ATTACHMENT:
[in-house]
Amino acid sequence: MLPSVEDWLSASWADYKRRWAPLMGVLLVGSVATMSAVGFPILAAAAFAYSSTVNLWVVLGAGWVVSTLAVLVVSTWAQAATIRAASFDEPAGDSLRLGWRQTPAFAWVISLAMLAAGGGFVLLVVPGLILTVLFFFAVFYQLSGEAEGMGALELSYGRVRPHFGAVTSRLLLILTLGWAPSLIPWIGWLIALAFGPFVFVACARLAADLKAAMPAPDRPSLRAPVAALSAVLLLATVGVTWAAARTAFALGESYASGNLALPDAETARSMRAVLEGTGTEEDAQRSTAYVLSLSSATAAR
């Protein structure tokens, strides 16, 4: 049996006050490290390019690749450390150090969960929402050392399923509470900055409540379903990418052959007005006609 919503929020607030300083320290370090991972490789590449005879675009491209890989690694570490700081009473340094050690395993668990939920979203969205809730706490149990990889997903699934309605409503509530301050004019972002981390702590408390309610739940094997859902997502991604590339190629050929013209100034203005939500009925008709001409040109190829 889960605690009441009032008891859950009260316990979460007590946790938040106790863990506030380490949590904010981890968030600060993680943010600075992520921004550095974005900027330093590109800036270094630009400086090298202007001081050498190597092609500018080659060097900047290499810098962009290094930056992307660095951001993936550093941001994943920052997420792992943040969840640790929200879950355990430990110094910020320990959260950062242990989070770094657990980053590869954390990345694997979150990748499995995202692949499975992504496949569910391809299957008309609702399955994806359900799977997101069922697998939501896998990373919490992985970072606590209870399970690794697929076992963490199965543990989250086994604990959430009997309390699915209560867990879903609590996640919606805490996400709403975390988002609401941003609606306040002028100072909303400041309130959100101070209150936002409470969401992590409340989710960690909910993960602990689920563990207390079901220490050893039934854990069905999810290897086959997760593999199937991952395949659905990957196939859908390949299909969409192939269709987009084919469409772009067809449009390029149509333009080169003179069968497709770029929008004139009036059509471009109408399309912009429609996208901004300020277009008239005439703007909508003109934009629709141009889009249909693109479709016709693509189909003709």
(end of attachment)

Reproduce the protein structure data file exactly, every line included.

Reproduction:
[in-house]
Amino acid sequence: MLPSVEDWLSASWADYKRRWAPLMGVLLVGSVATMSAVGFPILAAAAFAYSSTVNLWVVLGAGWVVSTLAVLVVSTWAQAATIRAASFDEPAGDSLRLGWRQTPAFAWVISLAMLAAGGGFVLLVVPGLILTVLFFFAVFYQLSGEAEGMGALELSYGRVRPHFGAVTSRLLLILTLGWAPSLIPWIGWLIALAFGPFVFVACARLAADLKAAMPAPDRPSLRAPVAALSAVLLLATVGVTWAAARTAFALGESYASGNLALPDAETARSMRAVLEGTGTEEDAQRSTAYVLSLSSATAAR
């Protein structure tokens, strides 16, 4: 049996006050490290390019690749450390150090969960929402050392399923509470900055409540379903990418052959007005006609 919503929020607030300083320290370090991972490789590449005879675009491209890989690694570490700081009473340094050690395993668990939920979203969205809730706490149990990889997903699934309605409503509530301050004019972002981390702590408390309610739940094997859902997502991604590339190629050929013209100034203005939500009925008709001409040109190829 889960605690009441009032008891859950009260316990979460007590946790938040106790863990506030380490949590904010981890968030600060993680943010600075992520921004550095974005900027330093590109800036270094630009400086090298202007001081050498190597092609500018080659060097900047290499810098962009290094930056992307660095951001993936550093941001994943920052997420792992943040969840640790929200879950355990430990110094910020320990959260950062242990989070770094657990980053590869954390990345694997979150990748499995995202692949499975992504496949569910391809299957008309609702399955994806359900799977997101069922697998939501896998990373919490992985970072606590209870399970690794697929076992963490199965543990989250086994604990959430009997309390699915209560867990879903609590996640919606805490996400709403975390988002609401941003609606306040002028100072909303400041309130959100101070209150936002409470969401992590409340989710960690909910993960602990689920563990207390079901220490050893039934854990069905999810290897086959997760593999199937991952395949659905990957196939859908390949299909969409192939269709987009084919469409772009067809449009390029149509333009080169003179069968497709770029929008004139009036059509471009109408399309912009429609996208901004300020277009008239005439703007909508003109934009629709141009889009249909693109479709016709693509189909003709």